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Evaluation kinaesthetic proprioceptive deficit after knee anterior cruciate ligament (ACL) reconstruction in athletes
Journal of Experimental Orthopaedics volume 6, Article number: 6 (2019)
The objective of this study was to evaluate kinaesthetic proprioceptive deficit after knee anterior cruciate ligament (ACL) reconstruction in two populations of athletes, those in the post-surgery period and those in re-training during the intensive program-training phase.
We performed a prospective study in ACL-operated athletes without previous knee injuries, with 32 athletes in each group. Time since surgery in the operated athletes in the post-surgery group was 21 to 35 days, and between three and 9 months in the re-training group. We also analysed a control group of 32 uninjured non-operated subjects with a similar sporting level. Proprioception was evaluated using the threshold to detection of passive motion (TDPM) test with Biodex-type isokinetic equipment comparing operated knees, non-operated knees and control uninjured non-operated group. The control group was tested twice, 1 day apart to control reproducibility, using the intraclass correlation coefficient (ICC). The p-value threshold for statistical significance between different groups in hypothesis testing was <.05.
TDPM reproducibility was excellent (right knee: ICC = 0.80, left knee: ICC =0.72). We found a bilateral kinaesthetic deficit in post-surgery patients compared to the control group (p < 0.001 and p = 0.011), which was significantly higher on the operated side (p = 0.001). Re-training patients had no significant difference between operated and uninjured knees, but had a kinaesthetic deficit on operated limbs (p = 0.036) compared to the control group.
There was a bilateral deficit in post-surgery athletes with a significant difference between injured and healthy knees, which could be explained by a change in the central nervous system. Compared to the control group, a proprioceptive deficit was only seen for re-training patients on the operated side and not in the healthy limb. Kinaesthetic recovery may be faster for the uninjured side as initial deficit is lower.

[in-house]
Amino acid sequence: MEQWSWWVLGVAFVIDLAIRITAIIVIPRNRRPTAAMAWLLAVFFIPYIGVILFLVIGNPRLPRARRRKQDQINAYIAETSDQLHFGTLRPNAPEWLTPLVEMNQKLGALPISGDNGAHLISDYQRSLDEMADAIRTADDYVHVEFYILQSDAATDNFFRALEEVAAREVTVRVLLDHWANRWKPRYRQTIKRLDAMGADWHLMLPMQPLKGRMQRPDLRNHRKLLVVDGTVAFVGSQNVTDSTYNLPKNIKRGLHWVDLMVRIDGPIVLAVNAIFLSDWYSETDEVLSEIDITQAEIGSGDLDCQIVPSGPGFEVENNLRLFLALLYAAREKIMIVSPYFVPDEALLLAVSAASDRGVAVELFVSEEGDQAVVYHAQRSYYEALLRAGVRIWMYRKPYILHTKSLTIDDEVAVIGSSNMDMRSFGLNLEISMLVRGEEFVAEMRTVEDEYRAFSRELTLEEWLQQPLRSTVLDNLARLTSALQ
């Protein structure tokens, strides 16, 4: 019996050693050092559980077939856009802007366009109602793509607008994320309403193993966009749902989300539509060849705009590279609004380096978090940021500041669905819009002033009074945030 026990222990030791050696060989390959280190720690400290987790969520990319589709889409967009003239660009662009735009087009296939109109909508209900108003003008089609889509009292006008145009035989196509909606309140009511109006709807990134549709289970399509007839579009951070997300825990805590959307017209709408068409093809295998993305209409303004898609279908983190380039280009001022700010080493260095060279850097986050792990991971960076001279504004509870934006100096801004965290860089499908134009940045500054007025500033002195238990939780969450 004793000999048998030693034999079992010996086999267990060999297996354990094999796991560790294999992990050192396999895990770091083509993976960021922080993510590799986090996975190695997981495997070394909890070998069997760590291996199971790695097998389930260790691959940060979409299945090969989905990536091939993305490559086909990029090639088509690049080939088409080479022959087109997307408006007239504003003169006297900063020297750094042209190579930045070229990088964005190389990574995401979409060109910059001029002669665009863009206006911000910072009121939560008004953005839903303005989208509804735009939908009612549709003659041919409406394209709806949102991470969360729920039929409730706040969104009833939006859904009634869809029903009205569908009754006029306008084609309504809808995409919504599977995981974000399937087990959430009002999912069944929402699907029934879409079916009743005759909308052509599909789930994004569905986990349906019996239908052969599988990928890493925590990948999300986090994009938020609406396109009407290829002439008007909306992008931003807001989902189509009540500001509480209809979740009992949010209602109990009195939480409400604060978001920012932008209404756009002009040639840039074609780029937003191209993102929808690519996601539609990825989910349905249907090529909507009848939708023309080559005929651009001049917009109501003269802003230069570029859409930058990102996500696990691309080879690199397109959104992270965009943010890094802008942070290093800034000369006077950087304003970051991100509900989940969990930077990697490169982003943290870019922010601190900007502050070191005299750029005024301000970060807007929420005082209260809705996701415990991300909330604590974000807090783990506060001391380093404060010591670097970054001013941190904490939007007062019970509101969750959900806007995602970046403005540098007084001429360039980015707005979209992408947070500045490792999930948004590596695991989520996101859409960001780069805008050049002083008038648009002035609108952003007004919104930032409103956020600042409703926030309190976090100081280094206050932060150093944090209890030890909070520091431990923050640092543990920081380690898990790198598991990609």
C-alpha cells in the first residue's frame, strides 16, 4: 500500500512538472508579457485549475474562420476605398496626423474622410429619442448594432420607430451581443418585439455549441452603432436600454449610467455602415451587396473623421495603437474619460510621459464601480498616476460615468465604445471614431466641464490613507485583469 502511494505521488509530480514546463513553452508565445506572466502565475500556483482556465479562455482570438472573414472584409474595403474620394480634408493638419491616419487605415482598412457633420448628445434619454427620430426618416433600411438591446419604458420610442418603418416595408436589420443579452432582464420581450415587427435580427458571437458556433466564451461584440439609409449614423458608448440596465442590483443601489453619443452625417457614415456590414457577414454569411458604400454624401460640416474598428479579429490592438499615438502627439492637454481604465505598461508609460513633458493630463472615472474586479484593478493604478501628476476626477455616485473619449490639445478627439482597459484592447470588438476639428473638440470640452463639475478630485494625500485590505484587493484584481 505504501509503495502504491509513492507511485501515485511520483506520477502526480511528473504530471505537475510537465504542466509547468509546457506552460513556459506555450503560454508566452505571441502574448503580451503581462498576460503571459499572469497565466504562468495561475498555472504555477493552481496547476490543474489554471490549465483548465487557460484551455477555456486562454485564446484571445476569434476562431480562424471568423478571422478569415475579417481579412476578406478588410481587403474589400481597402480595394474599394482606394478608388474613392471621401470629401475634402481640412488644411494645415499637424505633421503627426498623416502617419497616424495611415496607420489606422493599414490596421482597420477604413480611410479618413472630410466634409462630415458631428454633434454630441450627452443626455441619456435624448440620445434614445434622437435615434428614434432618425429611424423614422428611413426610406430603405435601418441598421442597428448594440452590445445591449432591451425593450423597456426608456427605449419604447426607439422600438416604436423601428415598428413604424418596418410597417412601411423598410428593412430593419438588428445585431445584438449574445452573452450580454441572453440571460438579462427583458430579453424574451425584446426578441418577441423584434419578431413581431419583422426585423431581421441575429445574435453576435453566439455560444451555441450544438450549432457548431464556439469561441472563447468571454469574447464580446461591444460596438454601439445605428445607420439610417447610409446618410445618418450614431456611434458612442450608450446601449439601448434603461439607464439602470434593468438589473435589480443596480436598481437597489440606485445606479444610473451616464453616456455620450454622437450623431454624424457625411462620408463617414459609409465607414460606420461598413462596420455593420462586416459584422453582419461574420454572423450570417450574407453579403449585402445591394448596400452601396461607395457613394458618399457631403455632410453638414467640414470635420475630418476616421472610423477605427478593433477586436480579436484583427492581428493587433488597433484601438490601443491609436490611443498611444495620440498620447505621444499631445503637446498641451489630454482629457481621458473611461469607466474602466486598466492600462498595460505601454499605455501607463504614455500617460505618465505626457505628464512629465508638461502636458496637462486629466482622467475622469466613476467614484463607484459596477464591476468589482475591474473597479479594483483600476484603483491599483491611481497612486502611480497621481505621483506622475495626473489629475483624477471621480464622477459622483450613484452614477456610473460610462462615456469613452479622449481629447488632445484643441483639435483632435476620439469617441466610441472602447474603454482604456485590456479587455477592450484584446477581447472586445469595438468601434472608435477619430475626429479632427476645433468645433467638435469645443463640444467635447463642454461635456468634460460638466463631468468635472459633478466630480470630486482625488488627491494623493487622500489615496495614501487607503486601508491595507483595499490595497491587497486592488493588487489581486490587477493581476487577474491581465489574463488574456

Level of evidence II.
The anterior cruciate ligament (ACL) is essential for the structural and functional stability of the knee. ACL tears are frequent in sport traumatology, within an incidence in the US of 100,000 cases annually in 2010 (Micheo et al., 2010). ACL reconstruction leads to histological and physiological modifications which have consequences on proprioceptive, muscular and functional sport performances (Ben Moussa Zouita et al., 2008; Zouita Ben Moussa et al., 2009).
Afferent proprioception information comes from articular, muscular and cutaneous receptors. The ACL may have up to 2.5% of neural elements consisting of ruffini nerve endings, Golgi tendon organs (both slow-adapting receptors which are sensitive to joint positioning) and Pacinian corpuscles (fast-adapting receptors, which are sensitive to changes in speed or direction during a joint movement) (Jennings, 1994; Ozenci et al., 2007; Reider et al., 2003; Riemann et al., 2002; Schultz et al., 1984). Using its various receptors and acting as a static stabiliser for the knee, the ACL also plays a dynamic stabiliser role, which allows joint muscular tension adaptation (Boerboom et al., 2008). Studies have suggested that proprioceptive deficiency may be responsible for instability after an ACL tear occurs, even in the absence of any significant motor deficit (Ben Moussa Zouita et al., 2008).
Several studies have reported proprioceptive modifications after an ACL tear both following knee reconstruction (Anders et al., 2008; Angoules et al., 2011; Ben Moussa Zouita et al., 2008; Bonfim et al., 2003) and without surgery (Bonfim et al., 2008; Borsa et al., 1997; Friden et al., 1997; Friden et al., 1999), however others have reported an absence of such modifications (Harrison et al., 1994; Henriksson et al., 2001; Mattacola et al., 2002; Pap et al., 1999), and a consensus is yet to be reached. It is important to keep in mind that these studies include patients with very different post-surgery follow-up durations, which is likely to have a major influence on the level of proprioceptive deficit and rehabilitation. Angoules (Angoules et al., 2011) showed decreased joint position sense (JPS) and threshold to detection of passive motion (TDPM) performances for injured knees both before surgery and 3 months later, but not at six or 12 months post-surgery. Moreover, in most of the studies the time between surgery and enrolment was very long sometimes 2 years (Ben Moussa Zouita et al., 2008; Henriksson et al., 2001; Mattacola et al., 2002), with only a few studies performing proprioceptive evaluation immediately after surgery (Angoules et al., 2011; Reider et al., 2003).
It is also important to highlight protocol differences between these studies, notably with respect to the reference used for evaluating proprioceptive deficit in the injured knee. Some studies use the contralateral limb for comparison (Angoules et al., 2011; Bonfim et al., 2003; Dauty et al., 2010), whereas others use healthy populations (Anders et al., 2008; Denti et al., 2000; Fremerey et al., 2000), which makes comparisons of the outcomes challenging.